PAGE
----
How do clients differentiate who they shortlist? What should candidates do to make themselves standout? 

Like most other client facing roles, it is  down to experience and team fit. You can’t have one without the other in this industry! The decision won’t just be based on whether you are outgoing or a heads down personality but a hirer will also assess if you are a good team fit for the company. Let’s say we’re recruiting for a Post Producer who has to manage a very demanding, high profile luxury brand, for example, the company might end up hiring someone who doesn’t necessarily have direct experience with a similar client, but has a great track record as a Post Producer and the strengths of personality to work with such a demanding client.

The best way to stand out when you apply for roles is to start your research even before application stage. Get a solid idea of who the company is that you are applying to (if disclosed) and exactly what they are looking for. Run through that job description with a fine tooth comb and qualify your skills against their requirements. Do you tick all the boxes? Have you worked with a similar account? Do you currently work at a competitor? If all three answers are YES (or at least the answer to the first question is yes), then make sure this is highlighted in your CV. Writing a cover letter is all well and good, but your CV is the most important way of showing off your competencies.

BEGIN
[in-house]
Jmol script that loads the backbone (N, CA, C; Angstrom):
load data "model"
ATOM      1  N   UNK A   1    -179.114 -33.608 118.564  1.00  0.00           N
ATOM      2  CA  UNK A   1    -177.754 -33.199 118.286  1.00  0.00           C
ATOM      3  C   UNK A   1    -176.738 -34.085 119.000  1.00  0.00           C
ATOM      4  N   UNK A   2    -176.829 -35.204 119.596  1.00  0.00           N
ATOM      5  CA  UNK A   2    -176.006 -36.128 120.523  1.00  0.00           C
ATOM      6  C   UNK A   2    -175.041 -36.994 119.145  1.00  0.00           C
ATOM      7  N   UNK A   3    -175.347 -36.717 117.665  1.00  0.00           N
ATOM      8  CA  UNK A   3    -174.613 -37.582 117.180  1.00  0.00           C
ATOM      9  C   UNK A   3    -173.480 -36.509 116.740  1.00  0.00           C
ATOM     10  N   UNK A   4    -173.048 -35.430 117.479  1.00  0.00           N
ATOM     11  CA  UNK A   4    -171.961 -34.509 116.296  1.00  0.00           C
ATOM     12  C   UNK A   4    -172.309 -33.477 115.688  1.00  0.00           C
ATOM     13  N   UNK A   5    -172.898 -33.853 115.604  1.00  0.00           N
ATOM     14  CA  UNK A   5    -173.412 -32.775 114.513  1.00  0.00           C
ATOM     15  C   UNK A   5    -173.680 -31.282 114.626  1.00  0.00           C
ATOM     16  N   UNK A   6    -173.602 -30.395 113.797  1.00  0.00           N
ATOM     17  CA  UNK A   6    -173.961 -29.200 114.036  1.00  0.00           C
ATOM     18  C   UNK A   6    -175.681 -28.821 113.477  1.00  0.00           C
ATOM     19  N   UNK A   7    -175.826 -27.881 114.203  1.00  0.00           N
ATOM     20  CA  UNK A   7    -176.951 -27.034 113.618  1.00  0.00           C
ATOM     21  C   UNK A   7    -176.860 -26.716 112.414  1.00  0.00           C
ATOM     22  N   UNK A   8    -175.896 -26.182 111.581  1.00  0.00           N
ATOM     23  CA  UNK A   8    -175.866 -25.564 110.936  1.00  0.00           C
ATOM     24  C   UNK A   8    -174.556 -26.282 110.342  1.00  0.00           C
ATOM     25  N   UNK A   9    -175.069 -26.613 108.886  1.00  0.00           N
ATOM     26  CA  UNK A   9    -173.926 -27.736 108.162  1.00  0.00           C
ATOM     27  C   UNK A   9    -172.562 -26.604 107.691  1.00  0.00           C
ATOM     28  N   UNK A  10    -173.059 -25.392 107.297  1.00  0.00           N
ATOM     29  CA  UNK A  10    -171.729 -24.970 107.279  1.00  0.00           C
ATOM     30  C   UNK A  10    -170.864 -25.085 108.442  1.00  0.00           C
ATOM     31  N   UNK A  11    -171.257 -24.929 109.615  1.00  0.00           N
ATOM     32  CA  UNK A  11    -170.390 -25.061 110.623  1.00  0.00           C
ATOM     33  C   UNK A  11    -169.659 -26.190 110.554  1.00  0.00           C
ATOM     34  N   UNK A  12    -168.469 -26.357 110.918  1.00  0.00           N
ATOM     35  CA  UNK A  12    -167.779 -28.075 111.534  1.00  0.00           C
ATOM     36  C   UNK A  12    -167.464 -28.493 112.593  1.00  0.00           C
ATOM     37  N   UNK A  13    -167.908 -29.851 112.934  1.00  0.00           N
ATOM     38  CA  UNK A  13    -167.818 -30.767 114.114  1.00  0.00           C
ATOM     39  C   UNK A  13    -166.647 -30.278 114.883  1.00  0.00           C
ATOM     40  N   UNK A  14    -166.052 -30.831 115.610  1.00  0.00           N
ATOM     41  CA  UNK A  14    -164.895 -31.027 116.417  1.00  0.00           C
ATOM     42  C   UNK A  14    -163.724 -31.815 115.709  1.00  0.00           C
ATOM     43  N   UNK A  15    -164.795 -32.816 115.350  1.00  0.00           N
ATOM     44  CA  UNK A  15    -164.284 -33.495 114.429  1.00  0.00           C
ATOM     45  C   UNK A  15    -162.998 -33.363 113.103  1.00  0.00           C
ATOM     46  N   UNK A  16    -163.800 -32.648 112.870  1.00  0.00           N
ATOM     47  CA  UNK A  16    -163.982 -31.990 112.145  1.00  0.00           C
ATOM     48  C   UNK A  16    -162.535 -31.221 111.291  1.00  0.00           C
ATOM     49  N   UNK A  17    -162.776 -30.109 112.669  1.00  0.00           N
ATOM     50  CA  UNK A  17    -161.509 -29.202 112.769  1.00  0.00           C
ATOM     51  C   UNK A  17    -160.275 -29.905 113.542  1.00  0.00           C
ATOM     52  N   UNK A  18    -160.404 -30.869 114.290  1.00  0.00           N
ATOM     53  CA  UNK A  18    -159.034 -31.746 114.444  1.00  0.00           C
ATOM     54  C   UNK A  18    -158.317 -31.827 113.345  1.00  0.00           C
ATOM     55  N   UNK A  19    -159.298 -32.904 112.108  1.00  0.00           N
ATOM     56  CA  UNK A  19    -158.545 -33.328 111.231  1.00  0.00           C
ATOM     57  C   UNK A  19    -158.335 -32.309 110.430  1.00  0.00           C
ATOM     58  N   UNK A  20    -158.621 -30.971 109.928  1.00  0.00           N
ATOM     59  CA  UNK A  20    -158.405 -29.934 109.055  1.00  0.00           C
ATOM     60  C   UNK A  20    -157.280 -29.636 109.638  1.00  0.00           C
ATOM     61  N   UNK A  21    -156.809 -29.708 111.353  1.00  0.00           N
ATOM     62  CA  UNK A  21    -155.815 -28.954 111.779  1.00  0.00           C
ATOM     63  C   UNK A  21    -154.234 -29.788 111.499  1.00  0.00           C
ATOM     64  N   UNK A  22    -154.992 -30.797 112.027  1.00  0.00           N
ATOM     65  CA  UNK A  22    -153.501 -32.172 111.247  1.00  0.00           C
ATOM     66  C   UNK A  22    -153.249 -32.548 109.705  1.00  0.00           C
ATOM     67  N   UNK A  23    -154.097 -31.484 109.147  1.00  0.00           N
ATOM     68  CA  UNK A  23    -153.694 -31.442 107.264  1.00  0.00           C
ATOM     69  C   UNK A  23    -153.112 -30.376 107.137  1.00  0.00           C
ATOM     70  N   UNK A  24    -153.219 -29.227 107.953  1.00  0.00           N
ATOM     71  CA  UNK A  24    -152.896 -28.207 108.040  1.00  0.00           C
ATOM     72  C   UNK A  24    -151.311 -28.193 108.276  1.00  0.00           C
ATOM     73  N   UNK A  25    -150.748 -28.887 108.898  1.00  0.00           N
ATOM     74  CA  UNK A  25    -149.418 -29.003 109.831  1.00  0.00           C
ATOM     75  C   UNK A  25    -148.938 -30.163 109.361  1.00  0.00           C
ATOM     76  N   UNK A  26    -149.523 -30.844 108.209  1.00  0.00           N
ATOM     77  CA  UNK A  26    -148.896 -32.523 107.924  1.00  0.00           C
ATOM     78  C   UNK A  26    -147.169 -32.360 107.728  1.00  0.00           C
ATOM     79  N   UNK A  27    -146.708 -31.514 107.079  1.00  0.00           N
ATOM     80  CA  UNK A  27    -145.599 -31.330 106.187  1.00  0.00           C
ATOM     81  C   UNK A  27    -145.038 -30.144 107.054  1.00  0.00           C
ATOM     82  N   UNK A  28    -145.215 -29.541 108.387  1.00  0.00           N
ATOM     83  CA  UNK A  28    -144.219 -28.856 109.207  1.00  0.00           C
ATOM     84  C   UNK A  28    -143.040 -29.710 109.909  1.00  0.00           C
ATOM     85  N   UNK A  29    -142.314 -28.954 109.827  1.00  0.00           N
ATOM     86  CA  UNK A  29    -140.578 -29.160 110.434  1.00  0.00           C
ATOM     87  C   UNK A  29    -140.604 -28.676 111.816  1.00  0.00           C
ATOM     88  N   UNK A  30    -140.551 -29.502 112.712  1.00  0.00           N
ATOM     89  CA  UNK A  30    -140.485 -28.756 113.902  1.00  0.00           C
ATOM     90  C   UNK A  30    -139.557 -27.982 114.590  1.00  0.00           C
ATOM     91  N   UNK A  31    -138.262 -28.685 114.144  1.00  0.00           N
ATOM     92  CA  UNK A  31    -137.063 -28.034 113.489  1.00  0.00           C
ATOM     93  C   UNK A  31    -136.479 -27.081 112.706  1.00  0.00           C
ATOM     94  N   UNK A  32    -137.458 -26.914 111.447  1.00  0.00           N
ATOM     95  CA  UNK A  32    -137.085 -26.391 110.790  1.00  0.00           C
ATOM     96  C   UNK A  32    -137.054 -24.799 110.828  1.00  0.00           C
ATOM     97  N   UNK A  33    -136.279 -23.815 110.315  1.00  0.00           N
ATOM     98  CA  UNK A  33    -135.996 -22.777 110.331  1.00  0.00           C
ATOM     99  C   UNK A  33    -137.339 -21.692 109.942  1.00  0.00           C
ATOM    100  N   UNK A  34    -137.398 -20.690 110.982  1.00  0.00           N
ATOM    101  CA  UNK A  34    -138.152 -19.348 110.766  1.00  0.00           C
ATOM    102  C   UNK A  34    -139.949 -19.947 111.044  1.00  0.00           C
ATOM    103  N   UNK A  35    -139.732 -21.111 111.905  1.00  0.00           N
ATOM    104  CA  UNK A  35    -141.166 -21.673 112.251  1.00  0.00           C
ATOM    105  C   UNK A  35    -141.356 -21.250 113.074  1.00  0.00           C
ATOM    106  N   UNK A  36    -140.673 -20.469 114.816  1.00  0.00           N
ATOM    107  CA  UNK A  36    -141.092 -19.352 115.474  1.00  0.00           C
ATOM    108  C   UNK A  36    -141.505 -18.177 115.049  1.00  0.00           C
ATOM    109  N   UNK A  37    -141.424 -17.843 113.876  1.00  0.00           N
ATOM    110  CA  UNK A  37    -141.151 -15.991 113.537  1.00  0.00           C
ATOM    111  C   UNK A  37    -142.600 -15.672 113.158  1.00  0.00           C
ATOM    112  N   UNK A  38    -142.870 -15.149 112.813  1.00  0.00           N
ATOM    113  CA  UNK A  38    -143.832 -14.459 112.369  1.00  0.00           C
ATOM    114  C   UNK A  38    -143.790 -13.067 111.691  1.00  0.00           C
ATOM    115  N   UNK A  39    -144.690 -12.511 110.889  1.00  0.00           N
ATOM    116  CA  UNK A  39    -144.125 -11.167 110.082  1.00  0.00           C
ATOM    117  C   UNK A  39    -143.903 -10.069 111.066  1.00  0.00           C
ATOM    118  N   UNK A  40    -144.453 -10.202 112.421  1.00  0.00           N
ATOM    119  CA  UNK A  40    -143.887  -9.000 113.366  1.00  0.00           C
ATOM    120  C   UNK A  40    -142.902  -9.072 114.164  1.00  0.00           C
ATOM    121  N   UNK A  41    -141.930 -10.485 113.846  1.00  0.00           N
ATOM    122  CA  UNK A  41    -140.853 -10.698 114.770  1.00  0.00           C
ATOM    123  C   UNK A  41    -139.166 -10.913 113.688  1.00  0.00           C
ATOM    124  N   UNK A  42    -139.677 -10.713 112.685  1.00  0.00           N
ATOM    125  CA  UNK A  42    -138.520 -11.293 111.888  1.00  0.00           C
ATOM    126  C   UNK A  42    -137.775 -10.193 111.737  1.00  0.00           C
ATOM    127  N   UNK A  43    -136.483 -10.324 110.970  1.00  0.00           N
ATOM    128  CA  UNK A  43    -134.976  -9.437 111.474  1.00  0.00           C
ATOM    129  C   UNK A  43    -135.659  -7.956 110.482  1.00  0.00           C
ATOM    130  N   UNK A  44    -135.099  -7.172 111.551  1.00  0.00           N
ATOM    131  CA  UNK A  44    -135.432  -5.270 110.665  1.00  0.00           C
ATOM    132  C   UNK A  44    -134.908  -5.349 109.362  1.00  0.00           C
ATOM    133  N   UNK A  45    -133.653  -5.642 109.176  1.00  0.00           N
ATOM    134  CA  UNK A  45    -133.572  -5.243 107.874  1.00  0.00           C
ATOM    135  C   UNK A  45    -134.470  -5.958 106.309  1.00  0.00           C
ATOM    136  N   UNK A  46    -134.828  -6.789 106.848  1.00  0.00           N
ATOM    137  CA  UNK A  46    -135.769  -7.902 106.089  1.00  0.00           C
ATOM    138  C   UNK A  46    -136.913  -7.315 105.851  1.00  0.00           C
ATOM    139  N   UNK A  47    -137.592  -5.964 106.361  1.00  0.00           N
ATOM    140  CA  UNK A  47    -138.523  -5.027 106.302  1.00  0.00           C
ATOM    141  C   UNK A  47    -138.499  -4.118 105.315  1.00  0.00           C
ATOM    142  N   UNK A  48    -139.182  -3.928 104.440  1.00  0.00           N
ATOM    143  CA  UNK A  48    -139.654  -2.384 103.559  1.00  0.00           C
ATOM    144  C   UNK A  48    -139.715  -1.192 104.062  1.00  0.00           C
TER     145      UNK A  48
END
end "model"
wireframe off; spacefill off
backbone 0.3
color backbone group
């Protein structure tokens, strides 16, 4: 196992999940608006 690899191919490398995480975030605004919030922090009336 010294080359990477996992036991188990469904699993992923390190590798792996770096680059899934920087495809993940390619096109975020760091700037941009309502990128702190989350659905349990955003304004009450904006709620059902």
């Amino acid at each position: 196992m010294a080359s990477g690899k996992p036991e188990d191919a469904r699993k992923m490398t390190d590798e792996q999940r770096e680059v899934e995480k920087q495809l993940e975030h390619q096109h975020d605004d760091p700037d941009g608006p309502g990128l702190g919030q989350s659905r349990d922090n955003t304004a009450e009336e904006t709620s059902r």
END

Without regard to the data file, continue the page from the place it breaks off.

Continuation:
Many candidates spend considerable time in education but don’t have professional experience. What do you think about that?